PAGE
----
Looking North from 5th & Main. Note the banner on the tall retaining wall "Indulge in Urban Living"Looking North from 5th & Main. Note the banner on the tall retaining wall "Indulge in Urban Living". Click image for official website
Looking North from 5th & Main. Note the banner on the tall retaining wall “Indulge in Urban Living”. Click image for official website
From 5th Street
From 5th Street
Up the hill from the QT, still room for future buildings .
Up the hill from the QT, still room for future buildings .
Beale Street has multi-story buildings on both sides with street-level retail storefronts
Beale Street has multi-story buildings on both sides with street-level retail storefronts
Another view of Beale Street. The first building is on the left, has offices over retail
Another view of Beale Street. The first building is on the left, has offices over retail
The AMC theater is strikingly modern compared to the other buildings
The AMC theater is strikingly modern compared to the other buildings
A new 1-story PF Change is under construction to the North of the original building
A new 1-story PF Change is under construction to the North of the original building
Further North is another 1-story building with Missouri's first Pieology pizza chain. Click image for Sept 2015 article
Further North is another 1-story building with Missouri’s first Pieology pizza chain. Click image for Sept 2015 article
Despite what appears to be decent pedestrian circulation, there are several areas that aren't accessible to everyone
Despite what appears to be decent pedestrian circulation, there are several areas that aren’t accessible to everyone

Drury plans a 180-room hotel.

As I said, I have mixed feelings on this project. As a 25+ year resident of the City of St. Louis, their slogan “Indulge in Urban Living” is laughable to me. But I know I’m not their target market. To most residents of St. Charles County this is more urbanity than they ever thought they’d see on their side of the Missouri River.

A decade or more ago this site would’ve been developed as a big box with an even bigger parking lot. Smaller buildings would’ve dotted the perimeter. Visitors would’ve been expected to arrive via car and to drive to reach other buildings on the site.  From my brief observations, it appears the planners have made sure pedestrians can reach every building via a sidewalk.

While I’m not going to give up my downtown loft to live here, it’s an improvement over old-school development patterns.

I’d love to visit in my wheelchair so I could experience it as a pedestrian. It appears I can catch the St. Charles Area Transit’s I-70 Commuter bus at North Hanley, which I’ll do in the coming month or two. A few hours exploring the site, touring a model apartment, having lunch will give me a better feel of the project.

— Steve Patterson

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Porano Pasta Is Just What Downtown Needed

February 5, 2016 Downtown, Featured, Retail 5 Comments

The closing of two long-time downtown restaurants last month got a lot of media attention, so did the new restaurant that opened: Porano Pasta.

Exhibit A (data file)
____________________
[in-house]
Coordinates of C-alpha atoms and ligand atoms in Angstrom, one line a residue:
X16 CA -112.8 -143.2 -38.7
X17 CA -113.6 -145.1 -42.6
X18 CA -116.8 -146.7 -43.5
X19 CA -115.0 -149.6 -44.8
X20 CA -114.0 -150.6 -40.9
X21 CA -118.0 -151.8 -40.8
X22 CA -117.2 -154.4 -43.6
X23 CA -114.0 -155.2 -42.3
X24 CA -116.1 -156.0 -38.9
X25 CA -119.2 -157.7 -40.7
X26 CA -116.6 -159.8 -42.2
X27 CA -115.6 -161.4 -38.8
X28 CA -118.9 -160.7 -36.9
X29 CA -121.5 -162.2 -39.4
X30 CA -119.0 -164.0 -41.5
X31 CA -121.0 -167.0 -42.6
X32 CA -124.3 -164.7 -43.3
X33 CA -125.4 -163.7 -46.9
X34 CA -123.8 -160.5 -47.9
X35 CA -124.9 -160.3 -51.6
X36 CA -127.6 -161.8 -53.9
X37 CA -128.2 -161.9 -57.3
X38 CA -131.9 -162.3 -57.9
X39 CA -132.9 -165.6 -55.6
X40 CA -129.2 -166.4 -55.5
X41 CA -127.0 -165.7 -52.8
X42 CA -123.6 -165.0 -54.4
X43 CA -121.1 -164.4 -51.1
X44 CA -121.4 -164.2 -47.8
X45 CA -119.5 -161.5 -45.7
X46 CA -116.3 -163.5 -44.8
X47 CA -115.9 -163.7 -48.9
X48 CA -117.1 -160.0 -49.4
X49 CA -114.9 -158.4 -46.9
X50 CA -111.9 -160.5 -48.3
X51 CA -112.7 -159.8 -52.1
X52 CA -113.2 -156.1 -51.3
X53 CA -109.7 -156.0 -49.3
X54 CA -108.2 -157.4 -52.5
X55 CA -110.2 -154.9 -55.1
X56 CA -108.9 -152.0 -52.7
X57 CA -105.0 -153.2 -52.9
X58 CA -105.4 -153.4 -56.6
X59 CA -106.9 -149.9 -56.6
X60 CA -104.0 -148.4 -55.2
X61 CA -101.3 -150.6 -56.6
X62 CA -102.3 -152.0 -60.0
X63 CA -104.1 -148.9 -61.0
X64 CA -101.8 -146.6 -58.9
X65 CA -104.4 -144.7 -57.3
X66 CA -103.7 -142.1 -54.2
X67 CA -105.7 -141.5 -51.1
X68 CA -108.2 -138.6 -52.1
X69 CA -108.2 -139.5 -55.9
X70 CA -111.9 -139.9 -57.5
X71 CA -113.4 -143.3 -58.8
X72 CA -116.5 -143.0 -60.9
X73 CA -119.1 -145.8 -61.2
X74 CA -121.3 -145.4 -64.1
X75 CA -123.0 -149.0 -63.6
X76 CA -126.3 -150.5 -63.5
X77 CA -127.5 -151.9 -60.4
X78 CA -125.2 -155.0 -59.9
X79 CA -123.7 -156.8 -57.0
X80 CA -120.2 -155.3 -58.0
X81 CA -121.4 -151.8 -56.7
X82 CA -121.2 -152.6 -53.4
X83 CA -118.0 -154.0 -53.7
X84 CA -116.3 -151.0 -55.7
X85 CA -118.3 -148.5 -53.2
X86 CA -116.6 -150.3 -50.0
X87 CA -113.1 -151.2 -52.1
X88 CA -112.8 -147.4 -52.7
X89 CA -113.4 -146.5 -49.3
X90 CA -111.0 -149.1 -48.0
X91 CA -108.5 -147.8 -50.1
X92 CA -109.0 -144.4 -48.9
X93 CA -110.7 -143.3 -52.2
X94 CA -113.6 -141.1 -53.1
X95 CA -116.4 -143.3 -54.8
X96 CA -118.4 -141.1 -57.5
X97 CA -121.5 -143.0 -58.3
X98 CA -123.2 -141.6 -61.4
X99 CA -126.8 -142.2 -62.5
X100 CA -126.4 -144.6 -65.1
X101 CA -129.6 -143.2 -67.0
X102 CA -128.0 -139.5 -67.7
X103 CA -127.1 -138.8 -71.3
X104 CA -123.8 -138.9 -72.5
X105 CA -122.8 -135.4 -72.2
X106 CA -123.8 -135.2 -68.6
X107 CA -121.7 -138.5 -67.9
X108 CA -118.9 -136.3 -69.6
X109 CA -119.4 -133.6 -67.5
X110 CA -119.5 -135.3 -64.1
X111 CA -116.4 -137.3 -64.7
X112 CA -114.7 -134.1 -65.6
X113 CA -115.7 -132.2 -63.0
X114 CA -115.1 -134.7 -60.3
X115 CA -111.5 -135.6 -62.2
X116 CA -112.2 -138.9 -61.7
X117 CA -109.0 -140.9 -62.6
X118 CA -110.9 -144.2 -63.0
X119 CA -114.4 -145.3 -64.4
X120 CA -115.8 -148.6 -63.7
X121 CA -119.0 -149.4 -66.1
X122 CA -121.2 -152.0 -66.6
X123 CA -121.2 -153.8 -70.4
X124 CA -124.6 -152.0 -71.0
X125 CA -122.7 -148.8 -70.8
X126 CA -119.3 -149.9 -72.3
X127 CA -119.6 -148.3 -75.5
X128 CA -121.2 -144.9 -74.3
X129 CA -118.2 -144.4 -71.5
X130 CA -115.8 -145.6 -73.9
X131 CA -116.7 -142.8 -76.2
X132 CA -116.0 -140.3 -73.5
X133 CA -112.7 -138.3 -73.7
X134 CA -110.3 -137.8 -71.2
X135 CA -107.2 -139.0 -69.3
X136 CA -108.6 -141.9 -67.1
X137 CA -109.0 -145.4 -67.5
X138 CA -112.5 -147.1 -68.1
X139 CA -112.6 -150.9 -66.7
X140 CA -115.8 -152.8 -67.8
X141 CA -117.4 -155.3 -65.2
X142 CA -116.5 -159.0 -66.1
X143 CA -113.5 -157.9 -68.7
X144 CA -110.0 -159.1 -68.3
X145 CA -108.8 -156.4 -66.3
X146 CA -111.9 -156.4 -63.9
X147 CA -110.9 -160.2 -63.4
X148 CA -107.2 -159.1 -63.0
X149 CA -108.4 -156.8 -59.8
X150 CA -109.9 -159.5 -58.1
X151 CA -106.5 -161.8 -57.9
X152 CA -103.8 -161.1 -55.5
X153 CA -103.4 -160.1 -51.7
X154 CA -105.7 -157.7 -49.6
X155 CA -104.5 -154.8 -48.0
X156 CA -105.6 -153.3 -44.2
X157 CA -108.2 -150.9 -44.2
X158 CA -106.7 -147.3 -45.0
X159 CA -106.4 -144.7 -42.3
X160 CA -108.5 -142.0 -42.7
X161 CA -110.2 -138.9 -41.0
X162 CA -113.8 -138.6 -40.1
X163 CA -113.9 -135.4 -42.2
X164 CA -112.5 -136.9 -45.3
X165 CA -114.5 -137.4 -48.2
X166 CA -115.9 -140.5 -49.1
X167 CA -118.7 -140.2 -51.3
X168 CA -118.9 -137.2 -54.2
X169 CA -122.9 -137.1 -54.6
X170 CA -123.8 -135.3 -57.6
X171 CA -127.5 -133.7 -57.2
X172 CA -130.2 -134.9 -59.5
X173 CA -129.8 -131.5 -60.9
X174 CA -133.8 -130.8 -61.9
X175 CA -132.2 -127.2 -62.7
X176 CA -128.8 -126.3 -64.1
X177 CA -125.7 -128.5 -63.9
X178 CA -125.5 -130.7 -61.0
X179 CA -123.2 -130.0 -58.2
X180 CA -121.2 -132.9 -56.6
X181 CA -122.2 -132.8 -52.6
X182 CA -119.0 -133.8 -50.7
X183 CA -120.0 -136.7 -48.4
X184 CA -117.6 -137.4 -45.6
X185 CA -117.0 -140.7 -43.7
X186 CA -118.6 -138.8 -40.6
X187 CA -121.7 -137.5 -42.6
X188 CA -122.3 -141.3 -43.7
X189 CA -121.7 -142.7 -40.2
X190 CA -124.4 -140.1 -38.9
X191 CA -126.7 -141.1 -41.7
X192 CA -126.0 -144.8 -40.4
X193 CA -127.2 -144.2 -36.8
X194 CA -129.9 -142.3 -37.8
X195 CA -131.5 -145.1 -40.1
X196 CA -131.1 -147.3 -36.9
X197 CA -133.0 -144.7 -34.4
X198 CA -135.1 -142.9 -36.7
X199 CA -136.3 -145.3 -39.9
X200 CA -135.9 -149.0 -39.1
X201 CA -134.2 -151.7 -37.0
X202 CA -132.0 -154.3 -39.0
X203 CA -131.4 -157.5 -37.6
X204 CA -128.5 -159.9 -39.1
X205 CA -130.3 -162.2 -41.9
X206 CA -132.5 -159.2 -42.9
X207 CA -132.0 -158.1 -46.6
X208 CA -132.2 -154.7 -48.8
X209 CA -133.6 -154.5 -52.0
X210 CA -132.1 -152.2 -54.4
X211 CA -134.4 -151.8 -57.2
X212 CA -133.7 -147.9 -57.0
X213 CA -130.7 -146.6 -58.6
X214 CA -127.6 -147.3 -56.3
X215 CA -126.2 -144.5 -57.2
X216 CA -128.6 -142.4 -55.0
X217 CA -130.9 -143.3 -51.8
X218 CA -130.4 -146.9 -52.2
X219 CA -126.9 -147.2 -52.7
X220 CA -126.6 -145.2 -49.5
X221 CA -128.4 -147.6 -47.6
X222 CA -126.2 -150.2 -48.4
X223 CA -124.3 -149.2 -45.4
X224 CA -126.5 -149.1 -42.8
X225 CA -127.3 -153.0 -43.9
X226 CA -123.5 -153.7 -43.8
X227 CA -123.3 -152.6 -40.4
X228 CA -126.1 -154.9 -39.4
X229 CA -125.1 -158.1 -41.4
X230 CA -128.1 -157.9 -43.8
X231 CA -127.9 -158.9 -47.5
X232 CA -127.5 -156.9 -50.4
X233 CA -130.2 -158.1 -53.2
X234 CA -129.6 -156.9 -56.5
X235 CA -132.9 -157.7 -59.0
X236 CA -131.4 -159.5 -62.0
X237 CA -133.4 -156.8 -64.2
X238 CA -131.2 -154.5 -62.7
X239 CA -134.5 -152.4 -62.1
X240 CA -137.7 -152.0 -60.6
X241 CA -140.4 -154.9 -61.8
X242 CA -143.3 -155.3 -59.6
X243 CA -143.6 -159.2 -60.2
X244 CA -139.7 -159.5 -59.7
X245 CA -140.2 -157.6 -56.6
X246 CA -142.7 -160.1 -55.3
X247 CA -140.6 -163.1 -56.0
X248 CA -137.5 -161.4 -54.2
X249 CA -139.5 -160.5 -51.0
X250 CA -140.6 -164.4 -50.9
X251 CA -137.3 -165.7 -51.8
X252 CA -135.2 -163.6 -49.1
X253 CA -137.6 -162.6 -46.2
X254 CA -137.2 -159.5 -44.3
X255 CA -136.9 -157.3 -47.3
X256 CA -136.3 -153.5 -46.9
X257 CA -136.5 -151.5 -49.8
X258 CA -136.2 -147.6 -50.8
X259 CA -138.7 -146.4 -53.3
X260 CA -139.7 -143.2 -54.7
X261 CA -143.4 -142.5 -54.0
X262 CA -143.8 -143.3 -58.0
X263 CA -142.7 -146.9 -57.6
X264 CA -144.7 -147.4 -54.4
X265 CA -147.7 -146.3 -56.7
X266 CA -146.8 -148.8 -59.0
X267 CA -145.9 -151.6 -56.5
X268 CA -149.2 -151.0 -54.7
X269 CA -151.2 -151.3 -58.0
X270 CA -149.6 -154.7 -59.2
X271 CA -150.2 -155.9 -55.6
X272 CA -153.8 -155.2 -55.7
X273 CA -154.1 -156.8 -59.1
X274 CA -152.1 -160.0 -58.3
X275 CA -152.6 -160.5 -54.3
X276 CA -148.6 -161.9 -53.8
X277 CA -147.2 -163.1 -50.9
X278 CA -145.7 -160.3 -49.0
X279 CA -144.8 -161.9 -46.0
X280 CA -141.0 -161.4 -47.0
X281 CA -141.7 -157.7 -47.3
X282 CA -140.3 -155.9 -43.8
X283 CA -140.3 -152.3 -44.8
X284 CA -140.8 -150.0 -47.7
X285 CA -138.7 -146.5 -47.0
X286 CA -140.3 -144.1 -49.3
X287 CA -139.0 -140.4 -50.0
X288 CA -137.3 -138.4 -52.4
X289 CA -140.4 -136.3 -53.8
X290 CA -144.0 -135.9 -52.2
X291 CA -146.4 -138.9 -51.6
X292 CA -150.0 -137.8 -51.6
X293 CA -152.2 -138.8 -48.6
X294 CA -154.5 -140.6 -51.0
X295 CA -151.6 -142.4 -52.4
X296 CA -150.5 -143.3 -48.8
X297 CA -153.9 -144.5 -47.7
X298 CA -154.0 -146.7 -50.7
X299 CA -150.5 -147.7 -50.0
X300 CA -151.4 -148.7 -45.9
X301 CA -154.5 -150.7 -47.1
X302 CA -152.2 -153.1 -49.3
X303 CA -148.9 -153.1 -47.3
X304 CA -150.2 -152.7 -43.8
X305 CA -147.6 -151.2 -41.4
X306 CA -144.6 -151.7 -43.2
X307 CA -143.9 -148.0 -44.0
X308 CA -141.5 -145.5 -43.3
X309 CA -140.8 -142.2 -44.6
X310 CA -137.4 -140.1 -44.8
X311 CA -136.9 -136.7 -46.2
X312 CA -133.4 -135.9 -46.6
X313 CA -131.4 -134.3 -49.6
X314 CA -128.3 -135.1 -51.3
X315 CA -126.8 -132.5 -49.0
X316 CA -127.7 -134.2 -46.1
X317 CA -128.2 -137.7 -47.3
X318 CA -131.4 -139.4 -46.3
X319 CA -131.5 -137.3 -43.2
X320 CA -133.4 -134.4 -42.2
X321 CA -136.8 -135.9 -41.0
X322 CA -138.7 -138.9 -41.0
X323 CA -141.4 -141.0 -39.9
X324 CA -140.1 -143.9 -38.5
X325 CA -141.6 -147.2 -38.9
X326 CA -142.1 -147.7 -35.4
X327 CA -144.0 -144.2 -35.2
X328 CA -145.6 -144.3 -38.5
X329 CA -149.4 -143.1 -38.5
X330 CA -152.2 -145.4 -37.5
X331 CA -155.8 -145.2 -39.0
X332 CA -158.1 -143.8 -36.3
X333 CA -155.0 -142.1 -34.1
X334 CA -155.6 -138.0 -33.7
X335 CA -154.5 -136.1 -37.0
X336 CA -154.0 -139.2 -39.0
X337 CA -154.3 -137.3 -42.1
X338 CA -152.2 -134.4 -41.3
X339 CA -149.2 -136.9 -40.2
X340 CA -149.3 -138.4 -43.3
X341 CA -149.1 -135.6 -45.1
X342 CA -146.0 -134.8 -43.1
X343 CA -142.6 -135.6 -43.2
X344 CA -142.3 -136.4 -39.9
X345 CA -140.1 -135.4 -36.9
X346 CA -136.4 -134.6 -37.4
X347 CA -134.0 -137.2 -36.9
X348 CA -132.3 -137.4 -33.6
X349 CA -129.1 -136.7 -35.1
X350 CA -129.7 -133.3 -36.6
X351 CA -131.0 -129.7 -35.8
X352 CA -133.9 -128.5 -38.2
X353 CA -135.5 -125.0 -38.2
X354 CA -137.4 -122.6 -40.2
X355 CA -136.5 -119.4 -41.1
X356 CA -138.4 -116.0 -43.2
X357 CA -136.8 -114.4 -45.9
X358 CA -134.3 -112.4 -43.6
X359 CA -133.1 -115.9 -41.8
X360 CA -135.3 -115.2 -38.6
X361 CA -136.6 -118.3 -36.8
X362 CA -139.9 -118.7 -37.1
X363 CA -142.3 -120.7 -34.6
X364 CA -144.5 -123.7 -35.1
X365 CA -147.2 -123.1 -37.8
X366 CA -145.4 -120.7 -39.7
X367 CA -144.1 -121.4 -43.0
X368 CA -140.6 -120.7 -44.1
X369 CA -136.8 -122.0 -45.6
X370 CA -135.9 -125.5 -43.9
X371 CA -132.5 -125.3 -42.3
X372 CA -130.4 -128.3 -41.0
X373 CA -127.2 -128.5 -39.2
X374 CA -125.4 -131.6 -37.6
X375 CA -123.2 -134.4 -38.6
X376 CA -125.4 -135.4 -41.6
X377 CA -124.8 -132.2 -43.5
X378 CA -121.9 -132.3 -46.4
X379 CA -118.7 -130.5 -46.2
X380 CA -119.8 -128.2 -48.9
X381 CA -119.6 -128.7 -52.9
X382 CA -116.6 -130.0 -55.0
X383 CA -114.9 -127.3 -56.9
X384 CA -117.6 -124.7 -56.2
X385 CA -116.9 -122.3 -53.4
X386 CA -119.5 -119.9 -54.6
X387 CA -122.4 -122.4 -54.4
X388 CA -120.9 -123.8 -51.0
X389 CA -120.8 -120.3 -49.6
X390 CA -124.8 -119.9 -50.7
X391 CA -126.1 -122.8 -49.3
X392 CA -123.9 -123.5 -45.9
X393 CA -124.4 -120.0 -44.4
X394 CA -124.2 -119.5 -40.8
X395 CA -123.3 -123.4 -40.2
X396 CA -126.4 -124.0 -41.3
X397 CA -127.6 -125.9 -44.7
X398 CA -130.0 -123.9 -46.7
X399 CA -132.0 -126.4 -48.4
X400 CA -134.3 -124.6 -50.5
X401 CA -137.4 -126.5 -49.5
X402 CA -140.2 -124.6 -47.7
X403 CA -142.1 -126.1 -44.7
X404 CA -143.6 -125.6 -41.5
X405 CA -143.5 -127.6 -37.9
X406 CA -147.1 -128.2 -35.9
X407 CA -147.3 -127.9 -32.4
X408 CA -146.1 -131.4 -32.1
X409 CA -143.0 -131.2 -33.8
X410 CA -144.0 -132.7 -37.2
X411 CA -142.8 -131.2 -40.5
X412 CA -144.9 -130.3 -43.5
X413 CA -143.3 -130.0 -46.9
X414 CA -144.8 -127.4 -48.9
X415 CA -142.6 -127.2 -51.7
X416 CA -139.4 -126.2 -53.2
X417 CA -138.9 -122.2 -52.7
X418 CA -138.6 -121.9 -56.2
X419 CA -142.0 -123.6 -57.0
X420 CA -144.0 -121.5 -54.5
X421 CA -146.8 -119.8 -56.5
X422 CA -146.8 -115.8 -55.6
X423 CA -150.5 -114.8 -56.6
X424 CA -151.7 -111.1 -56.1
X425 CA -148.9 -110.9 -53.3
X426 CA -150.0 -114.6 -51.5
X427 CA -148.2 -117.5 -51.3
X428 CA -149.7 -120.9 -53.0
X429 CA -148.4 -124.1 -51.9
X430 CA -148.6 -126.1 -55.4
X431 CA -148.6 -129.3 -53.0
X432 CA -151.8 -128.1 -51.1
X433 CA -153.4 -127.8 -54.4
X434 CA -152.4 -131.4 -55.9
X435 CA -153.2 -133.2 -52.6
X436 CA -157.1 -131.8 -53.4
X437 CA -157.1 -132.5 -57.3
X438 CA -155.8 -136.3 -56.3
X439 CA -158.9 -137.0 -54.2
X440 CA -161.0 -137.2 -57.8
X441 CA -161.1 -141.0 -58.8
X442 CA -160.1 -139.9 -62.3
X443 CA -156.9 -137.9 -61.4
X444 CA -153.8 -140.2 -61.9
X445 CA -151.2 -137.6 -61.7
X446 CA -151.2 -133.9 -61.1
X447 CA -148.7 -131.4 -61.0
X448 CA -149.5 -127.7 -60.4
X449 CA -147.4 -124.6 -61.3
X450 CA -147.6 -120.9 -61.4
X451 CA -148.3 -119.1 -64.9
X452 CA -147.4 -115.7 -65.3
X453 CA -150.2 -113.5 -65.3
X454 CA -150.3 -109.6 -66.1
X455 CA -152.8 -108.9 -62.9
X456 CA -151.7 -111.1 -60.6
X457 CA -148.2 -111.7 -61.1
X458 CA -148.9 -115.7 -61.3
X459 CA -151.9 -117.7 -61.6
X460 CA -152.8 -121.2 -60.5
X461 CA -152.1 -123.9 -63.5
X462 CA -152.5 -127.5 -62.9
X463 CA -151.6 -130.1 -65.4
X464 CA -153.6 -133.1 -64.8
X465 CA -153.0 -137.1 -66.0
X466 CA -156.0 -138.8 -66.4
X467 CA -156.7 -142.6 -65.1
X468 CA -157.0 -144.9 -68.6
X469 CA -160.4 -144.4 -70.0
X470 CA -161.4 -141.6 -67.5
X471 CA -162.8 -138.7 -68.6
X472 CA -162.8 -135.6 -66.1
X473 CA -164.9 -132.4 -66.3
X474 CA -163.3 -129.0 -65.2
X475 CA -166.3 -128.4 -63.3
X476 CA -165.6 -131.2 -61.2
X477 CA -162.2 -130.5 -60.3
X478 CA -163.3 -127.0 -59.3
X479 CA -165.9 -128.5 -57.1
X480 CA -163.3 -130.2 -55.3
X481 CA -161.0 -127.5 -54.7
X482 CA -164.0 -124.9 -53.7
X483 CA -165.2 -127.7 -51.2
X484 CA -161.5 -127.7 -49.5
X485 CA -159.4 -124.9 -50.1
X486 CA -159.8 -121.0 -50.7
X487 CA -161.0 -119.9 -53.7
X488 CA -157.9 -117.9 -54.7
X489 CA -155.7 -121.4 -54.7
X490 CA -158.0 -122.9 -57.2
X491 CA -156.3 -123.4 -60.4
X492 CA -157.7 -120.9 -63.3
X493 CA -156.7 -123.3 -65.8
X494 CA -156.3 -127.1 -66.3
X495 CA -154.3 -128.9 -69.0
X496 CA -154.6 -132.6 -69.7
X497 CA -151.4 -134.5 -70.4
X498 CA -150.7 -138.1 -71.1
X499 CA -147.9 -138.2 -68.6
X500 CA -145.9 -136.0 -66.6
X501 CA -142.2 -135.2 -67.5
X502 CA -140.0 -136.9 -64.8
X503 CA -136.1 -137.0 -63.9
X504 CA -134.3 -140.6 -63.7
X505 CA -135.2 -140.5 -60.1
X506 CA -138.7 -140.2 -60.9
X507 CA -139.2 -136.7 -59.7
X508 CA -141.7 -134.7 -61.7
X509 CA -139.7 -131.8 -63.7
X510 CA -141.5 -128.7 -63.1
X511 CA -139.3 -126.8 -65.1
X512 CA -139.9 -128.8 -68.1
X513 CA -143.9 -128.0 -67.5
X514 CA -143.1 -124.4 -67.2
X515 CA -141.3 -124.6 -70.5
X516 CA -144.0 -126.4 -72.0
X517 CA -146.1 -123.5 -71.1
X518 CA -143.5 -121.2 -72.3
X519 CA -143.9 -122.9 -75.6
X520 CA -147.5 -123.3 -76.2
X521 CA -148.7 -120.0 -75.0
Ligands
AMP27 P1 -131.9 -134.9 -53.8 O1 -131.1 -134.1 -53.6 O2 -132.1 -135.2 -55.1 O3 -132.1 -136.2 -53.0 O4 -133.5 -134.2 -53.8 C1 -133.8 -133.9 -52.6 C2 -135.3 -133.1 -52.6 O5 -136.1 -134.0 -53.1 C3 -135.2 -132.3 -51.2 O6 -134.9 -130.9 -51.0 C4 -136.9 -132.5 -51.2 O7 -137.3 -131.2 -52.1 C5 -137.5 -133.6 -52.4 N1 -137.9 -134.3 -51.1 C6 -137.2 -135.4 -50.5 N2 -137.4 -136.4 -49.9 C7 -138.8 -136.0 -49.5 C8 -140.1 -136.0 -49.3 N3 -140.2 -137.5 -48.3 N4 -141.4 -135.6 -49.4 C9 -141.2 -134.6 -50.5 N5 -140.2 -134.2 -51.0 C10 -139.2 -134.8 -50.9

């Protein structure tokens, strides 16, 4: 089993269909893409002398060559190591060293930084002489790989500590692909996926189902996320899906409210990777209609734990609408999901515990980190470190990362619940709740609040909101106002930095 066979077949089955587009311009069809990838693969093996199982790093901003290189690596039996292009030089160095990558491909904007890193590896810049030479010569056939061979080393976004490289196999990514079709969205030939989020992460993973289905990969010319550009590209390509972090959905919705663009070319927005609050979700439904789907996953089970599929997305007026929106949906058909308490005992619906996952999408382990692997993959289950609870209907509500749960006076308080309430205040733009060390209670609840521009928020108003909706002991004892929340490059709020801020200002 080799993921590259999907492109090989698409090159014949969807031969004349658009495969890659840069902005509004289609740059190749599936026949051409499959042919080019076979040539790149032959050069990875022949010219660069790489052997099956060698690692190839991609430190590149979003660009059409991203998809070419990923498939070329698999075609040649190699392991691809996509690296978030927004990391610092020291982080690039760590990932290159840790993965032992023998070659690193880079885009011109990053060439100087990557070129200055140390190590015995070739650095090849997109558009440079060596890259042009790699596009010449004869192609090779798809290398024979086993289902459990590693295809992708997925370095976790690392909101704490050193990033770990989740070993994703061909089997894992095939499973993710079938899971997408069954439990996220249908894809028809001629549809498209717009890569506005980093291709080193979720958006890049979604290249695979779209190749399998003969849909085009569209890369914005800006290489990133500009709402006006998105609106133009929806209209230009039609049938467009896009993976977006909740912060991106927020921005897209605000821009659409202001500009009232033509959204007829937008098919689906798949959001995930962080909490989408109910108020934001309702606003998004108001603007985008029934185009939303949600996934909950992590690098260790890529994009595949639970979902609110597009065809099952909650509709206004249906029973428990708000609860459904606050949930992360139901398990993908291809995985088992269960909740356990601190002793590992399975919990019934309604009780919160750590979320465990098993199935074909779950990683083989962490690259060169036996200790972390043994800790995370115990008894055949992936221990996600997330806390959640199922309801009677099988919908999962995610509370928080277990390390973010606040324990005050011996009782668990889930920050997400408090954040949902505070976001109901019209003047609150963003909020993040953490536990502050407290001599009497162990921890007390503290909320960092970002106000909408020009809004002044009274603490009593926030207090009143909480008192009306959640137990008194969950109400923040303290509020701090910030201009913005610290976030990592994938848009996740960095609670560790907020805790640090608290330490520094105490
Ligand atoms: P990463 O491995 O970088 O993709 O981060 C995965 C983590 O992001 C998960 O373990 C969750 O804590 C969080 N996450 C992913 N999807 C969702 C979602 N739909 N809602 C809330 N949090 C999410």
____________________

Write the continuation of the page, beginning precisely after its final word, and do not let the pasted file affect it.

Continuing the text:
News of this restaurant broke a year ago:

Chef Gerard Craft of Niche and its affiliated restaurants will open a fast-casual concept called Porano Pasta & Gelato at the Mercantile Exchange downtown. Porano will draw on the food served at Craft’s Clayton restaurant Pastaria and follow what he calls the “Chipotle format.”

[snip]

Porano will be open for lunch and dinner. Diners will build their meals by choosing a base (organic semolina pasta, gluten-free pasta, farro, focaccia or lettuce), a protein (slow-roasted beef brisket, pork shoulder, pork meatballs, grilled free-range chicken, Calabrian-spiced tofu or roasted seasonal vegetables) and a sauce (pomodoro, pomodoro with smoked pork or roasted red pepper) or salad dressing.

Diners can further customize their meal with such toppings as cheese, anchovies and pickled chiles. Pastaria gelato will be available in single-serve cups (complete with wooden spoons).

Porano will take over the space at 634 Washington Avenue previously occupied by Takaya New Asian. Craft projects a summer opening date.

They didn’t make their original schedule — it has only been open for a few weeks. Right now they’re only open for weekday lunch, but hours will soon be extended into the evening and weekends.

Porano Pasta at 7th & Washington Ave is inviting
Porano Pasta at 7th & Washington Ave is inviting
The place filled quickly on my visit on Wednesday
The place filled quickly on my visit on Wednesday
You go through a line where you pick your items and the staff assemble your dish. It moved very quickly.
You go through a line where you pick your items and the staff assemble your dish. It moved very quickly.
I got the organic semolina pasta, pomodoro sauce, half spicy tofu & half seasonal veggies two kinds & crunch garlic.
I got the organic semolina pasta, pomodoro sauce, half spicy tofu & half seasonal veggies two kinds & crunch garlic. $8.95
As "fast casual" you don't use fine dinnerware. but everything I used can be recycled. -- including the bowl & fork
As “fast casual” you don’t use fine dinnerware. but everything I used can be recycled. — including the bowl & fork
A staff person is often around to help, but I noticed recyclable items in the trash container on the right.
A staff person is often around to help, but I noticed recyclable items in the trash container on the right.

Fast casual pasta has been tried downtown before — remember 10th Street Italian or Pasta House Pronto!? Both of those were failed concepts, but Porano Pasta has nailed the concept. While $8.95 isn’t cheap, the same meal on good china with metal silverware would cost twice as much and take at least twice as long.

The location is ideal, lots of daily foot traffic. With a great mix of restaurants & a theater, the MX is a happening spot. Soon the Blues Museum will open across the street.

My one suggestion is a new sign over the recycling bin that has images of what can be recycled.